This is an understanding of ‘justice’ I like – one with breadth and nuance. Here, justice is not simply rendering to each his due, as it was for the great Roman legal minds. Wolterstorff defines justice as something Christians are called to actually practice – justice is something we do and are called to do.

In the book quoted above, Wolterstorff brilliantly shows how the themes of justice are central in both the Old and New Testaments – part of it can be read here, and I highly recommend it as a brilliant work of exegesis: http://tiny.cc/rsn5bw

Here’s another thought on justice from Rabbi Abraham Joshua Heschel:

‘God’s concern for justice grows out of His compassion for man. The prophets do not speak of a divine relationship to an absolute principle or idea, called justice. They are intoxicated with the awareness of God’s relationship to His people and to all men.

Justice is not important for its own sake; the validity of justice and motivation for its exercise lies in the blessing it brings to man. For justice, as stated above, is not an abstraction, a value. Justice exists in relation to a person, and is something done by a person. An act of injustice is condemned, not because the law is broken, but because a person has been hurt. What is the image of a person? A person is a being whose anguish may reach the heart of God. “You shall not afflict any widow or orphan. If you do afflict them, and they cry out to Me, I swill surely hear their cry…if he cries to Me, I will hear, for I am compassionate” (Exod. 22:22-23, 27).

When Cain murdered his brother Abel, the words denouncing his crime did not proclaim: “You have broken the law.” Instead we read: “And…the Lord said: What have you done? The voice of your brother’s blood is crying out to Me from the ground.’ (Abraham Joshua Heschel, ‘The Prophets’, p. 216)

Both Heschel and Wolterstorff both ground their concepts of justice not in the abstract (even if their wording and language is fairly different – one is an analytic philosopher and another a rabbi/mystic) but in God’s love and relation to all of mankind – and both see justice as something we practice, something we do and are called to do. This is where justice-talk in Christianity needs to go – justice seen as something we are called to practice, instead of an abstract concept somewhere out there that serves political ends. Bonhoeffer’s ethical though follow similar lines, and the reason I find these thoughts so attractive is that they move past the ideas of justice and ‘the good’ as being things somewhere out there that we strive to do in every circumstance and bring them down into concrete relation living.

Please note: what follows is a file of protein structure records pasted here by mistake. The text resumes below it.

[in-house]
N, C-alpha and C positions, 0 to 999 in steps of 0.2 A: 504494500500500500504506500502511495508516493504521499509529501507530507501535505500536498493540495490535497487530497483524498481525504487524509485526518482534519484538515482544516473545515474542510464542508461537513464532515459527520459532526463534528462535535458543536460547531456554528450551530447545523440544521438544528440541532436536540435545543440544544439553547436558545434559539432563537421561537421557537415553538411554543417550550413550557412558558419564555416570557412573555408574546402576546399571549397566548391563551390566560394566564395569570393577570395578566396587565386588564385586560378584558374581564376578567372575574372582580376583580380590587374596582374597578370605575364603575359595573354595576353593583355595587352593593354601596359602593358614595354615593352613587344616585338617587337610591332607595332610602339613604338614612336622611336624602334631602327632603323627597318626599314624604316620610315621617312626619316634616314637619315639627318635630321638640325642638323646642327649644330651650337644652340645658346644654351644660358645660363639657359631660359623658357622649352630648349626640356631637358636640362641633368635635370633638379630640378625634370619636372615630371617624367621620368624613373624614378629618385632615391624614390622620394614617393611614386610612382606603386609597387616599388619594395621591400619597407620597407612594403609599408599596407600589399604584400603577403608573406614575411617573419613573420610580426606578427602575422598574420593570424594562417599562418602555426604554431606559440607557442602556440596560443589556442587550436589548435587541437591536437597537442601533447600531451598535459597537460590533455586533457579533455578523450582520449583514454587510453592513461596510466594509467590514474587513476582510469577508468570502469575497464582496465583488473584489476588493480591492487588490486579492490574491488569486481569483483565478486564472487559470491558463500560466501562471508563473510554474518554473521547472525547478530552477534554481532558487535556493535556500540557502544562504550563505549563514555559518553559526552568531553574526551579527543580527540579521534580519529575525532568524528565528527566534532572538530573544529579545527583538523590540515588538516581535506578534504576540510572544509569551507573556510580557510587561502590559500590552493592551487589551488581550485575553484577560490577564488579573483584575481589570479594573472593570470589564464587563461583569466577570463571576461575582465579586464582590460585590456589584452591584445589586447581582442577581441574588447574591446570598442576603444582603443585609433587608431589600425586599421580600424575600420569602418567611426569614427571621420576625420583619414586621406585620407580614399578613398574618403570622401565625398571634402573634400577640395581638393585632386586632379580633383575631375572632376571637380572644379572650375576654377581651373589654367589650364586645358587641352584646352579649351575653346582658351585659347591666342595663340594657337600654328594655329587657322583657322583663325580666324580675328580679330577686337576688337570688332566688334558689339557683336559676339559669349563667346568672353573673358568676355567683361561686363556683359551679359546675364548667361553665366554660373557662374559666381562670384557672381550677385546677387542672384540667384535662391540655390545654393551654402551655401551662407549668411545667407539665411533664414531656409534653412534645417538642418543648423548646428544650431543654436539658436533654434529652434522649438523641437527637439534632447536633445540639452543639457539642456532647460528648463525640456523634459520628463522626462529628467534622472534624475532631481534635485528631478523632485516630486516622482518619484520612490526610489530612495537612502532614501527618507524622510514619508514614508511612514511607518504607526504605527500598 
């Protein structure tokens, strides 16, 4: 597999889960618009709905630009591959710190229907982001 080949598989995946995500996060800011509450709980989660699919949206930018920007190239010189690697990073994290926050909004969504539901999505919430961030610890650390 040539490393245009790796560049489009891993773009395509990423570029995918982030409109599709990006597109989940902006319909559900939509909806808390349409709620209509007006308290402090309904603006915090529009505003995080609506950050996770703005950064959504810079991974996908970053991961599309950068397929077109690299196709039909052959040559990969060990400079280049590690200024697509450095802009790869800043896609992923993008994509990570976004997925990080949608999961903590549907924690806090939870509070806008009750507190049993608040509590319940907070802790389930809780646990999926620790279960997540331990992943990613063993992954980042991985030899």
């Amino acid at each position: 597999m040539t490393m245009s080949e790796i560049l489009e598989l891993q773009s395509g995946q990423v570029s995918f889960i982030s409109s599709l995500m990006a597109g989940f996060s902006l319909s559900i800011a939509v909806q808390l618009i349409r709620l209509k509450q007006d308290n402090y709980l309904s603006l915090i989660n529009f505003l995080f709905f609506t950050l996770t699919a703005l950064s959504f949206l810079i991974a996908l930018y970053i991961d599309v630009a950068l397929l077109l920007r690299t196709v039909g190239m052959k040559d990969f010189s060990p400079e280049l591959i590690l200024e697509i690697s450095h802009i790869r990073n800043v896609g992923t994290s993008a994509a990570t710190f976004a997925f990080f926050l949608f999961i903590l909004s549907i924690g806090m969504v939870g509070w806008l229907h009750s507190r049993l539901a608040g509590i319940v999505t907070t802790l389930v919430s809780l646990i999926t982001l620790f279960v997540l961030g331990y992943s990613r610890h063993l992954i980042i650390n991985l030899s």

Grounding justice and ethics in relationship and in love provides, so far as I can see, the strongest framework for these subjects – and is the direction that Christian ethical thought needs to take if it’s going to have any relevance in the world.

Some Thoughts on Justice, Rights and Worth

‎’Only someone who is religious can speak seriously of the sacred, but such talk informs the thought of most of us whether or not we are religious, for it shapes our thoughts about the way in which human beings limit our will as does nothing else in nature. If we are not religious, we will often search for one of the inadequate expressions which are available to us to say what we hope will be a secular equivalent of it. We may say that all human beings are inestimably precious, that they are ends in themselves, that they are owed unconditional respect, that they possess inalienable rights, and, of course, that they possess inalienable dignity. In my judgement these are ways of trying to say what we feel a need to say when we are estranged from the conceptual resources we need to say it. Be that as it may: each of them is problematic and contentious. Not one of them has the simple power of the religious ways of speaking.

Where does that power come from. Not, I am quite sure, from esoteric theological or philosophical elaborations of what it means for something to be sacred. It derives from the unashamedly anthropomorphic character of the claim that we are sacred because God loves us, his children. (Raimon Gaita, ‘Thinking about Love and Truth and Justice,’ p. 23-24, quoted in ‘Justice: Rights and Wrongs’, by Nicholas Wolterstorff, p.324-325)

Gaita is not himself a theist – but this is an interesting observation. I do think that Christian theism can offer the most solid account of rights/justice/ethics, and that while there are secular accounts, most of them seem to fail at providing a solid grounding.

The above has the feeling of someone who has taken seriously the thought of people like Nietzsche and has the consistency to see the consequences of such thinking. Religious thought, and in particular Christian thought, seems to offer the strongest and most powerful account of human worth, rights and justice.